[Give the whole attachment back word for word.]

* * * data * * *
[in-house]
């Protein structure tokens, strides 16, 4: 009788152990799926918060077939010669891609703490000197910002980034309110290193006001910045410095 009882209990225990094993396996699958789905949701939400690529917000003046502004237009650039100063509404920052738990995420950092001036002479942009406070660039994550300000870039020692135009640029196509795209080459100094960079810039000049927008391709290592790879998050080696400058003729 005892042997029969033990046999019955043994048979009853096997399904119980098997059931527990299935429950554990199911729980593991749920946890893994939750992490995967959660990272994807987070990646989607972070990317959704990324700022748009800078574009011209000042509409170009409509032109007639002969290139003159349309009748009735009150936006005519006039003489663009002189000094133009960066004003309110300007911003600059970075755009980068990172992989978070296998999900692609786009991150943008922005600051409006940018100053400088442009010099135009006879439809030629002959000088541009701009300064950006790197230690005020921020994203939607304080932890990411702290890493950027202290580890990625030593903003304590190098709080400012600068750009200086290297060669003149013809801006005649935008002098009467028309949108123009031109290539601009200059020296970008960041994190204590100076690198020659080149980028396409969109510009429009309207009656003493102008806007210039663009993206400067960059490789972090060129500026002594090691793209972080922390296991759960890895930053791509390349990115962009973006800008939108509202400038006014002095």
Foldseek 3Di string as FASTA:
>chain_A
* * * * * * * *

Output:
[in-house]
């Protein structure tokens, strides 16, 4: 009788152990799926918060077939010669891609703490000197910002980034309110290193006001910045410095 009882209990225990094993396996699958789905949701939400690529917000003046502004237009650039100063509404920052738990995420950092001036002479942009406070660039994550300000870039020692135009640029196509795209080459100094960079810039000049927008391709290592790879998050080696400058003729 005892042997029969033990046999019955043994048979009853096997399904119980098997059931527990299935429950554990199911729980593991749920946890893994939750992490995967959660990272994807987070990646989607972070990317959704990324700022748009800078574009011209000042509409170009409509032109007639002969290139003159349309009748009735009150936006005519006039003489663009002189000094133009960066004003309110300007911003600059970075755009980068990172992989978070296998999900692609786009991150943008922005600051409006940018100053400088442009010099135009006879439809030629002959000088541009701009300064950006790197230690005020921020994203939607304080932890990411702290890493950027202290580890990625030593903003304590190098709080400012600068750009200086290297060669003149013809801006005649935008002098009467028309949108123009031109290539601009200059020296970008960041994190204590100076690198020659080149980028396409969109510009429009309207009656003493102008806007210039663009993206400067960059490789972090060129500026002594090691793209972080922390296991759960890895930053791509390349990115962009973006800008939108509202400038006014002095």
Foldseek 3Di string as FASTA:
>chain_A